Evaluation of Models for Predicting Evaporative Water Loss in Cooling Impoundments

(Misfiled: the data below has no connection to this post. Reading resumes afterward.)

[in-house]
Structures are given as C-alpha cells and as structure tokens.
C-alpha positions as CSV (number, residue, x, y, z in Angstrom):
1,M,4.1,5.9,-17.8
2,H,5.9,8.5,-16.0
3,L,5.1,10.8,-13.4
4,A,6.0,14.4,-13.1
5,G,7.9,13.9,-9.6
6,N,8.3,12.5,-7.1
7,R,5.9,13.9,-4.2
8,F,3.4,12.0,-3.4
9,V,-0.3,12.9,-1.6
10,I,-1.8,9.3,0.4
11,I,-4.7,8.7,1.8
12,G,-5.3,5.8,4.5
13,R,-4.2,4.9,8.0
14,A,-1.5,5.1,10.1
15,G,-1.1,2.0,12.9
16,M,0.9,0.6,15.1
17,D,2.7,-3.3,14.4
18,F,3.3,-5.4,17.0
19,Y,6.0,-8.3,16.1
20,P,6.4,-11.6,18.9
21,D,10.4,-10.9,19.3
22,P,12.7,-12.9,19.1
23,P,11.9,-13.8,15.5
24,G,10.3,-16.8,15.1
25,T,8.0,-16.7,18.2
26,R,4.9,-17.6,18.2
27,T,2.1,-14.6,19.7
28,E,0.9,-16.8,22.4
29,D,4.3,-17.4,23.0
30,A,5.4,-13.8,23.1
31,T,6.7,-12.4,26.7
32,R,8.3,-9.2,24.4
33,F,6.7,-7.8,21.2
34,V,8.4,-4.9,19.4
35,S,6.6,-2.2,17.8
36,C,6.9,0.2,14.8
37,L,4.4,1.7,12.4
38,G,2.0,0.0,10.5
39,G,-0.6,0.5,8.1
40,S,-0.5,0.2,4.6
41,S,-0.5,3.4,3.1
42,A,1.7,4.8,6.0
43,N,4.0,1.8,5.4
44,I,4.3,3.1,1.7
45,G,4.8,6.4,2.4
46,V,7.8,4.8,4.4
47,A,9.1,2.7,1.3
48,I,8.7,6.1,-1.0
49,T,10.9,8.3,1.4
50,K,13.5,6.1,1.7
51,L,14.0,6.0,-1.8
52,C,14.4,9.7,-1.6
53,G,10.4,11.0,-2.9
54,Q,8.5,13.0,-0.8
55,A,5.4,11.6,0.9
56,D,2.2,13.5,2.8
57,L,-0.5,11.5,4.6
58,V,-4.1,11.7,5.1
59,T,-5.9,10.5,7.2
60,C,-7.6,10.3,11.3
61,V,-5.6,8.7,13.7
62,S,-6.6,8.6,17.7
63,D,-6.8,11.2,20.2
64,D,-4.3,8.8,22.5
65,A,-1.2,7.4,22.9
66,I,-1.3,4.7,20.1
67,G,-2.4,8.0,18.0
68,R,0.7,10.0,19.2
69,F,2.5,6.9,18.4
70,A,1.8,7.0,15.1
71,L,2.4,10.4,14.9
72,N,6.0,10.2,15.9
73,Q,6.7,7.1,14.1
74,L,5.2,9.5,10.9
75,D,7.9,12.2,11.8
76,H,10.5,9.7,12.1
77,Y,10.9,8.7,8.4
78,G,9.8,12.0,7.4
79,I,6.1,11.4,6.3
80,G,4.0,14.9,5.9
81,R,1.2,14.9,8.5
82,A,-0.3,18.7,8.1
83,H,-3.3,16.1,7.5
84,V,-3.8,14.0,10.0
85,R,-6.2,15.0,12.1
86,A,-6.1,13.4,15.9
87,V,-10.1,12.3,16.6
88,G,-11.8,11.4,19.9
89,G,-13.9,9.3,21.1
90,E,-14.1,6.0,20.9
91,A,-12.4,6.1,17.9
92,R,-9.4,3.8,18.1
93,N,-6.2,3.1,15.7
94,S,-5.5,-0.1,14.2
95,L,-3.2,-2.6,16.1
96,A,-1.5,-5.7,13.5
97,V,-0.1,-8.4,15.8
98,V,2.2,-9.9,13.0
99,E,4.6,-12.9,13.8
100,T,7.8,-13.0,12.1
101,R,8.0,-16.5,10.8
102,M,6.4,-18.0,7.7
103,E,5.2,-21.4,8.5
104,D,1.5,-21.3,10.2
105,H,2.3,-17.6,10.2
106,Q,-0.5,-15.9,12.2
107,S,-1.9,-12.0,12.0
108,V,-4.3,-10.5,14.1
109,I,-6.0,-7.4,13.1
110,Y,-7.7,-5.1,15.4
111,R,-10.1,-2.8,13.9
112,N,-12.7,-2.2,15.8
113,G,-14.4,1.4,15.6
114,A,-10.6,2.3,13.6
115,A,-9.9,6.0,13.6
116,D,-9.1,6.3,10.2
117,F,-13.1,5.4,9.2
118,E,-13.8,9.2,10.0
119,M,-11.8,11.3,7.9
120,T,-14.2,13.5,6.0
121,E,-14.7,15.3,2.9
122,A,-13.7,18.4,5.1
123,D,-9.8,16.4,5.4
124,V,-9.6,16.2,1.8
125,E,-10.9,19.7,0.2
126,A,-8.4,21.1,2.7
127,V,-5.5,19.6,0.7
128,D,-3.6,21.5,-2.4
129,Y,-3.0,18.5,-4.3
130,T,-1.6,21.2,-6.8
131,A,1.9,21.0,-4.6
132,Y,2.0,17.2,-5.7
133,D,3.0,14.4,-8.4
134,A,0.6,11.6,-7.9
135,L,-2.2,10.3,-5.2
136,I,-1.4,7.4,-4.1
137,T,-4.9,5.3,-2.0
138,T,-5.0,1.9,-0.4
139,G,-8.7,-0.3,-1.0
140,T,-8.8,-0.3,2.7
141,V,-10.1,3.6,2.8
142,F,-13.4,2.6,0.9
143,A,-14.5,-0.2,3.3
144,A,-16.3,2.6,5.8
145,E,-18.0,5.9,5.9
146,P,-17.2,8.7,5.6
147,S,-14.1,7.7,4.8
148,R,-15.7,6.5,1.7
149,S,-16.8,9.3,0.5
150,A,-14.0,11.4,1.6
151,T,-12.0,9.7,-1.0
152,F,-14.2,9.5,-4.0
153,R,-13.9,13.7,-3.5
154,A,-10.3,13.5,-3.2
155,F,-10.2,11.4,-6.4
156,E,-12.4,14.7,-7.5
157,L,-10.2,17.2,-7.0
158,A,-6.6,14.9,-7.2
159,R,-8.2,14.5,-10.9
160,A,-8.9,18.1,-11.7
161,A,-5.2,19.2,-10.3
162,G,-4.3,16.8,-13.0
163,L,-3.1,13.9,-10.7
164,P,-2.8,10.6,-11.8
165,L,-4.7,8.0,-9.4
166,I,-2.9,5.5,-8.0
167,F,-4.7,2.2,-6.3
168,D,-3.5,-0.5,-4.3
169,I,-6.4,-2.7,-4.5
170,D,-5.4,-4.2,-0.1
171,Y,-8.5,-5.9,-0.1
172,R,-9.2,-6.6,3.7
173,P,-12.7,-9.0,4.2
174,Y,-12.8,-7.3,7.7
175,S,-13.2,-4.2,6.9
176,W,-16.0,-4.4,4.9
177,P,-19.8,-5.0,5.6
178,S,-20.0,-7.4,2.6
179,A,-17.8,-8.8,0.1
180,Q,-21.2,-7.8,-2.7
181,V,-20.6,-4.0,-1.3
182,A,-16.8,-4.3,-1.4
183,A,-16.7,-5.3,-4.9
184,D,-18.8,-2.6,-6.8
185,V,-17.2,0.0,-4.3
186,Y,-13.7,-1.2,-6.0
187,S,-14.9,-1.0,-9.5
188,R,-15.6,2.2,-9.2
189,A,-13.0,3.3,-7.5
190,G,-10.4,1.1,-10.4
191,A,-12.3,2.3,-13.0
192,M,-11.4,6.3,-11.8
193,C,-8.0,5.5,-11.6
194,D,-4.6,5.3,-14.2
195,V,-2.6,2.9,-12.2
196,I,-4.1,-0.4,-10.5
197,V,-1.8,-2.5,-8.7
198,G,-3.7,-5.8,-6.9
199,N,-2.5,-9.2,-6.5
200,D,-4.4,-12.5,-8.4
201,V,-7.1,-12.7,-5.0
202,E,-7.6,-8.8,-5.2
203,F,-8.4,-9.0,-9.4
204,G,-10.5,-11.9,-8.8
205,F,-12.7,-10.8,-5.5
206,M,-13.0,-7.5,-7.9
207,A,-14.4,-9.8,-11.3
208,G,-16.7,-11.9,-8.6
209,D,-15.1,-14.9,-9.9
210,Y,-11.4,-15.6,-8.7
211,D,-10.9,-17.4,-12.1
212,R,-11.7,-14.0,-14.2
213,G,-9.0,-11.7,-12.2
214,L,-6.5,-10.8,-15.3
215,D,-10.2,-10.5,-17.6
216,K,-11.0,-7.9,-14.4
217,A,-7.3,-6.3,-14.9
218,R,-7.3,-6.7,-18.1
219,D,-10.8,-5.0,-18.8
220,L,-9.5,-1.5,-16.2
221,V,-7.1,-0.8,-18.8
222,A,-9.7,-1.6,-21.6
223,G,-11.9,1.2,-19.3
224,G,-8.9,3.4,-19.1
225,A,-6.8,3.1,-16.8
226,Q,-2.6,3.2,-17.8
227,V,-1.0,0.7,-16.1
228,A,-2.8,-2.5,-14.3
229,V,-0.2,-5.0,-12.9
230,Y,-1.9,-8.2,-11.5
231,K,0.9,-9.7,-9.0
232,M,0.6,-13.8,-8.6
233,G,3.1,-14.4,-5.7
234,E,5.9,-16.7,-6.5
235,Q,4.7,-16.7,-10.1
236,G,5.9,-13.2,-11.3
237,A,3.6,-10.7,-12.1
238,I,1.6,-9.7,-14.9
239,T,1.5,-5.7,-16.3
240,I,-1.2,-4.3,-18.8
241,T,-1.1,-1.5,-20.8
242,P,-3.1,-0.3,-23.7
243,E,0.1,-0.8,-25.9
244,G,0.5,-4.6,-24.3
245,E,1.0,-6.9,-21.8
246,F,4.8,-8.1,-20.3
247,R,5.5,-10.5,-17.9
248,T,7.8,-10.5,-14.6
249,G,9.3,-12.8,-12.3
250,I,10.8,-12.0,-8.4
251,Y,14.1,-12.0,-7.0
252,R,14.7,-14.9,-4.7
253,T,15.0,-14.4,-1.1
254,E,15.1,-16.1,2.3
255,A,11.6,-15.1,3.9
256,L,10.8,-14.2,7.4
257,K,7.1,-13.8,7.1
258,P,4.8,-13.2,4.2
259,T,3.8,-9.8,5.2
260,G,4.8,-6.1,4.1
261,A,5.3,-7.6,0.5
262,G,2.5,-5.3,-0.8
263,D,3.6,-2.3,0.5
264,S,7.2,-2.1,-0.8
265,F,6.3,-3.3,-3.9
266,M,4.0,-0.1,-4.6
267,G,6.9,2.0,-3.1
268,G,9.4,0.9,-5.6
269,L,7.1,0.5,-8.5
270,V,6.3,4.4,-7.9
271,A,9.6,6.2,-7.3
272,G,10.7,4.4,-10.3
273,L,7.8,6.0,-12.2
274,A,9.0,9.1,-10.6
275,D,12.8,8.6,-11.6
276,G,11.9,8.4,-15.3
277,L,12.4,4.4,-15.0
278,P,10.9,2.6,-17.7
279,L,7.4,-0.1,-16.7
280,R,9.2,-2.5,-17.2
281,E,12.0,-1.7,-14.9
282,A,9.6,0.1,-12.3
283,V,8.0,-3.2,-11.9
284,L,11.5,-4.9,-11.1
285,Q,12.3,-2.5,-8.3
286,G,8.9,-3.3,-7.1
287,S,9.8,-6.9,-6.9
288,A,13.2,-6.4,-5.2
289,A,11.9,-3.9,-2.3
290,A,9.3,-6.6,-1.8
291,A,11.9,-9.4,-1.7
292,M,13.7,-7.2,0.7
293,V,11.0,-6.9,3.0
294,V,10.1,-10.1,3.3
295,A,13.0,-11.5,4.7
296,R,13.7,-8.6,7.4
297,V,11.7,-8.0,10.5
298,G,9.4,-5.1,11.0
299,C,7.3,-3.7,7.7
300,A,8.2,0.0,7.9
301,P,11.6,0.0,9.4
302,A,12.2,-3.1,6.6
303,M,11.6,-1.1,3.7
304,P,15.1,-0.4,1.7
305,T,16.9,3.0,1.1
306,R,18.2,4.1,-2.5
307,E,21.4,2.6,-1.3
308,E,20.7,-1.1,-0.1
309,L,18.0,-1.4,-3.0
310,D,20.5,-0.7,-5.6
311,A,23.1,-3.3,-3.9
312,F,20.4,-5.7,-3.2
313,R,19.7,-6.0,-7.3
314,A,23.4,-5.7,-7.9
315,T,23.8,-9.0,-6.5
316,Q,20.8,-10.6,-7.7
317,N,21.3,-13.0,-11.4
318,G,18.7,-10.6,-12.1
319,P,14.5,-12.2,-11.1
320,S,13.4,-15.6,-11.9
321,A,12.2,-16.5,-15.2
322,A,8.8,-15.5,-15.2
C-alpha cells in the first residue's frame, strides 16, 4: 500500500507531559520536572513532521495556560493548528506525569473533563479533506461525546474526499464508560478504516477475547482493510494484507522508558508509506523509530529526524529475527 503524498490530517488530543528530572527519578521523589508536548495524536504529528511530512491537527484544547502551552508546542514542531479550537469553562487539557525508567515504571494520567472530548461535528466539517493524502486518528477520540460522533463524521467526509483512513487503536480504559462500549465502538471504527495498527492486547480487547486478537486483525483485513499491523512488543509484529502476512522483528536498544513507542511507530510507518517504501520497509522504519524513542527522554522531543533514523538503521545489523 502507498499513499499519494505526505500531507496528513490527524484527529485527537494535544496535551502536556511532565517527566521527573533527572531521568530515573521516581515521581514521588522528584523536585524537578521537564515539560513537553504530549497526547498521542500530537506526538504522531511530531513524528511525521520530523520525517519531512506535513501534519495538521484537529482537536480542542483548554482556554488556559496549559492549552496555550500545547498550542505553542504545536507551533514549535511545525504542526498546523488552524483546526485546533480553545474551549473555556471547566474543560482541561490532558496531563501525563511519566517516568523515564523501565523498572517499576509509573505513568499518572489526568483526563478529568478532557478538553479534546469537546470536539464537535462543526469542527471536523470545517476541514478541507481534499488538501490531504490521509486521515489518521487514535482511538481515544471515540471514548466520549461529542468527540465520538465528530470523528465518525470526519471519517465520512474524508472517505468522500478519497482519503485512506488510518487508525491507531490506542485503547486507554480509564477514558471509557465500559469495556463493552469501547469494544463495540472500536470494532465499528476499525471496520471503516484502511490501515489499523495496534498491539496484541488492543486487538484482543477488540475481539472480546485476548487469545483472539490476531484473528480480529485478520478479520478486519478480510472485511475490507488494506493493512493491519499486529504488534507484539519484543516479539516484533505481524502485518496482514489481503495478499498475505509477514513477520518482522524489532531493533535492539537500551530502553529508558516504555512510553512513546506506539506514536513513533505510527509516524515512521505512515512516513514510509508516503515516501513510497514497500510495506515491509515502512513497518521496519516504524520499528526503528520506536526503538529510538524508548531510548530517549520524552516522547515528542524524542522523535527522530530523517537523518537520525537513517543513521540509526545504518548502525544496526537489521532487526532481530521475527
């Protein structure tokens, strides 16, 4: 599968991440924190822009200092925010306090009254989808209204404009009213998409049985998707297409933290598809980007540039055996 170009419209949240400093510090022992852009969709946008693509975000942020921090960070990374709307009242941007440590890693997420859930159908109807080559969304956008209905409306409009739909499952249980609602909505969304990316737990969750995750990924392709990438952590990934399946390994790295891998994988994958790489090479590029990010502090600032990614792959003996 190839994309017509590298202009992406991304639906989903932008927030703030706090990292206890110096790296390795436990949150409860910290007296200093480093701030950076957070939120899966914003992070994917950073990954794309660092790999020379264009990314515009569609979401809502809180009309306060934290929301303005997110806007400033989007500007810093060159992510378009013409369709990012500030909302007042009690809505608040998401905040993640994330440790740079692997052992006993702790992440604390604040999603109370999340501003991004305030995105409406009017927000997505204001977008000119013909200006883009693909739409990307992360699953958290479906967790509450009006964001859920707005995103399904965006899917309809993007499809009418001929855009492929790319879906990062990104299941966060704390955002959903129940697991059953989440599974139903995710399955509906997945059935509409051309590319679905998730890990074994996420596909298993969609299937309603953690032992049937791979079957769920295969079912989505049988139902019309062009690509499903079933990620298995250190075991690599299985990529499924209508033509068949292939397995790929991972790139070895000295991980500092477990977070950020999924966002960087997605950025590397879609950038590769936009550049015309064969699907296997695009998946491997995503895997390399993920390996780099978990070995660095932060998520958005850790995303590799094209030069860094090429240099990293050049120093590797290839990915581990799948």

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EVALUATION OF MODELS FOR PREDICTING EVAPORATIVE WATER LOSS IN COOLING IMPOUNDMENTS by Karl R. Helfrich, E. Eric Adams, Alice L. Godbey and Donald R.F. Harleman Energy Laboratory Report No. MIT-EL 82-017 March 1982 EVALUATION OF MODELS FOR PREDICTING EVAPORATIVE WATER LOSS IN COOLING IMPOUNDMENTS Karl R. Helfrich E. Eric Adams Alice L. Godbey Donald R.F. Harleman Energy Laboratory and Ralph M. Parsons Laboratory for Water Resources and Hydrodynamics Department of Civil Engineering Massachusetts Institute of Technology Cambridge, Massachusetts 02139 Prepared under the Support of Electric Power Research Institute Palo Alto, California Energy Laboratory Report No. MIT-EL 82-017 March 1982 IIIIII I Im', WIIIIIIiiili ACKNOWLEDGMENTS This study was supported by the Electric Power Research Institute under Contract No. RP 1260-17 (MIT OSP No. 88945). Mr. John Bartz was project manager at EPRI and his administrative help was greatly appre- ciated. With minor modification, this report represents the thesis of Mr. Karl R. Helfrich, submitted to the Department of Civil Engineering in partial fulfillment of the degree of Master of Science in Civil Engineer- ing. Thesis supervision was provided by Dr. E. Eric Adams of the MIT Energy Laboratory and the Department of Civil Engineering. Mrs. Alice L. Godbey, graduate research assistant worked on several parts of the report including the analysis of data averaging described in Section 4.7, and Professor Donald R. F. Harleman of the Department of Civil Engineering provided overall project supervision. The report was typed by Mrs. Carole J. Solomon. I_ ___ ___ _I __ TABLE OF CONTENTS Page Chapter l' Introduction 1-1 1.1 Background and Objective 1-1 1.2 Outline of Thesis 1-5 Chapter 2 Evaporation Model Formulation - 2-1 2.1 Theoretical Formulation 2-1 2.1.1 Bowen Ratio 2-6 2.1.2 Stability 2-9 2.1.2.1 Forced Convection Correction 2-10 2.1.2.2 Free Convection 2-17 2.1.2.3 Summary of Free and Forced Convection 2-22 2.1.3 Fetch Dependence ' 2-22 2.1.4 Summary of Theory 2-27 2.2 Empirical Equations 2-27 2.2.1 Dalton Law Equations 2-28 2.2.2 Modified Dalton Law Equations 2-28 2.2.3 Stability Dependent Equations 2-29 2.3 Measurement Location of Meteorological Variables 2-29 2.4 Evaporation Equations to be Tested 2-35 2.4.1 Lake Hefner Equation 2-36 2.4.2 Meyer Equation 2-38 2.4.3 Throne Equation 2-39 2.4.4 Harbeck Equation 2-39 2.4.5 Brady, Graves and Geyer Equation 2-40 Page 2.4.6 Rimsha-Donchenko Equation 2-41 2.4.7 Ryan-Harleman Equation 2-41 2.4.8 Goodling-Sill-McCabe Equation 2-42 2.4.9 Weisman Equation 2-43 2.4.10 Argonne National Laboratory Equation 2-44 Chapt er 3 Hydrothermal Modeling.- 3-1 3.1 Methods of Measuring Evaporation 3-1 3.2 Need for Hydrothermal Models 3-7 3.3 Types of Hydrothermal Models 3-9 3.4 Hydrothermal Structure Classification Scheme 3-10 3.5 Cooling Impoundment Model MITEMP 3-14 3.5.1 MITEMP Classification Scheme 3-14 3.5.2 Shallow Cooling Pond Model with Longitudinal Dispersion 3-14 3.5.3 Shallow Cooling Pond Model with Lateral Recirculation 3-19 3.6 Vertical Temperature Gradients in Shallow Ponds 3-20 Chapt er 4 Empirical Testing of Evaporation Equations 4-1 4.1 Variability of Evaporation Equation Predictions 4-1 4.2 Data Sets Available for Testing of Equations 4-3 4.2.1 Dresden Pond Data Set 4-11 4.2.2 Powerton Pond Data Set 4-12 U111 Page 4.3 Evaluation of Equations with Dresden Data 4-14 4.3.1 Hydrothermal Structure and Modeling 4-16 4.3.2 Equation Predictions with Dresden Data 4-20 4.4 Evaluation of Equations with Powerton Data 4-22 4.4.1 Hydrothermal Structure and Modeling 4-22 4.4.2 Equation Predictions with Powerton Data 4-25 4.5 Hierarchy of Predictions - Feedback Between Water Temperature and Evaporation 4-27 4.6 Additional Uncertainty in Dynamic Energy Budget Results 4-30 4.6.1 Meteorological and Water Temperature Data 4-30 4.6.2 Other Heat Flux Terms 4-31 4.6.3 Sensitivity of Calibration and Water Loss Results to the Radiation Heat Flux Terms 4-36 4.7 Effect of Using Averaged Meteorlogical Variables 4-38 4.7.1 Analysis Method 4-38 4.7.2 Data Averaging Results 4-40 4.8 Summary of Empirical Testing of Equations 4-42 Page Chapter 5 Forced Evaporation Diagrams- 5-1 5.1 Harbeck Diagram for Forced Evaporation 5-1 5.2 Weaknesses of Harbeck Diagram 5-6 5.3 Linearized Surface Heat Transfer 5-7 5.4 Improved Forced Evaporation Diagrams 5-15 5.5 Example Application of Improved Forced Evaporation Diagram 5-20 5.6 Comparison of Improved Diagrams with Harbeck Diagram and Dynamic Model Predictions 5-22 Chapter 6 Conclusions / 6-1 REFERENCES R-1 I ^" ' Yllllllillw 01111uldan l i "ul LIST OF FIGURES Figure Title Page 1.1 Relationships of Cooling Impoundment Performance and Impoundment Water Temperatures 1-3 2.1 PM vs. z/L. From Businger et al. (1971) Calculated with K = 0.35. 2-15 2.2 4W vs. z/L. From Businger et al. (1971) Calculated with K = 0.35. 2-16 2.3 Evaporation vs. Fetch 2-24 2.4 Change in Vapor Pressure and Wind Speed Profiles with Location 2-31 3.1 Relationship Between Pond Number, P, and Vertical Temperature Gradient, AT /AT v o 3-13 3.2 MITEMP Classification Scheme 3-15 3.3 Schematic View of Deep Stratified Cooling Pond 3-16 3.4 Plan View of Shallow Cooling Pond with Longitudinal Dispersion (Depth = H) 3-17 3.5 Plan View of Shallow Cooling Pond with Lateral Recirculation (Depth = H) 3-17 4.1 Evaporative Heat Flux vs. Various Atmospheric Conditions 4-2 4.2 Dresden Cooling Pond 4-13 4.3 Powerton Cooling Pond 4-15 4.4 Surface Isotherm Pattern for Dresden Cooling Pond, 10/21/75 (NUS, 1976a) 4-15 Figure Title Page 4.5 Temperature Distribution for Dresden Cooling Pond 10:00 a.m. 10/20/75 101 4.6 Infrared Temperature Survey for Powerton Cooling Pond, Indicating Structure of Surface Currents 4-23 5.1 Harbeck Diagram for Forced Evaporation (1.11*LH Equation) 5-5 5-9 5.2 Relationship Between n , K and Ts 5.3 Heat Exchange Coefficient, K, for Heated Water Surface (T -T = 50C) f(W) = 0.79*RH Equation s a Relative Humidity = 75% 5-11 5.4 Heat Exchange Coefficient, K. for Heated Water Surface (T -T = 100 C) 5-12 s a 5.5 Heat Exchange Coefficient, K, for Heated Water Surface (T 0 5-13 s -T a = 20 C) 5.6 Forced Evaporation Diagram (Th-Tn = 5 C) f(W) = 0.79*RH Equation 5-17 (Th-T 5.7 Forced Evaporation Daigram = 100C) (T h-T n f(W) = 0.79*RH Equation 5-18 5.8 Forced Evaporation Diagram (Th-Tn = 200 C) f(W) = 0.79*RH Equation 5-19 ~___111_1~ __ - --YY-I j - IIIM lIMIIEM liII I IIIIII LIST OF TABLES Table Title Page -n 2.1 E', -n 2-26 2.2 Evaporation Equations 2-37 3.1 Evaporation Measurement Schemes 3-2 4.1a Data Sets - Site Physical Characteristics 4-4 4.lb Data Sets - Data Characteristics 4-6 4.2 Dresden Model Geometry 4-18 4.3 Sensitivity of Evaporation Calibration to the Dispersion Coefficient (Dresden Data, Lake Hefner) 4-20 4.4 Equation Predictions at Dresden 4-21 4.5 Powerton Model Geometry 4-25 4.6 Equation Predictions at Powerton 4-26 4.7 Variability of Water Loss Predictions 4-29 4.8 Sensitivity of Calibration and Water Loss Predictions to Radiation Heat Flux Terms (Dresden Pond Data, Open Cycle Runs) 4-37 4.9 Data Averaging Results 4-41 5.1 Forced Evaporative Loss Rate Results Using the Improved Diagrams and Moline, Illinois Meteorological Data 5-21 5.2 Comparison of Harbeck Diagram, Improved Diagrams and Dynamic Model Estimates of Forced Evaporation 5-22 -- ~~~lImE. i LIST OF SYMBOLS Symbol Definition A water surface area A constant A' constant A* atmospheric stability parameter a empirical constant B buoyancy flux B* atmospheric stability parameter b empirical constant Ab buoyancy difference = g(pa-Ps)/P a cPa specific heat of air at constant .pressure C cloud cover factor Ds lateral entrance dilution factor Dv vertical volumetric dilution factor Dw molecular diffusivity of water vapor d empirical constance e2 vapor pressure at 2 meters height ea vapor pressure of air (at some height) ea vapor pressure of air upstream of lake o es vapor pressure at water surface temperature ez vapor pressure of air at height z above water sufface Ae = es - ez Symbol Definition E evaporative mass loss rate Eh evaporative mass loss rate under heated conditions EL longitudinal dispersion coefficient EL longitudinal dispersion coefficient, F Fisher (1967) En evaporative mass loss rate under natural conditions fi interfacial friction factor fo bottom friction factor f(Wz ) empirical wind speed function G groundwater inflows, outflows g acceleration due to gravity g(Tn ) empirical function for linearizing back radiation H plant heat rejection rate H pond depth hc heat transfer coefficient for sensible heat flux he heat transfer coefficient for evaporative heat flux h s depth of heated surface layer K surface heat transfer coefficient Ke evaporative heat transfer coefficient KWH,M turbulent eddy diffusivities for mass, heat and momentum respectively L pond length along flow path L latent heat of vaporization Symbol Definition L Monin-Obukov length k length scale or fetch length Nu Nusselt number n empirical constant P precipitation Pa atmospheric pressure Qo condenser flow rate q jet surface area factor q mean specific humidity q' turbulent specific humidity fluctuation at vertical level 1, 2 etc.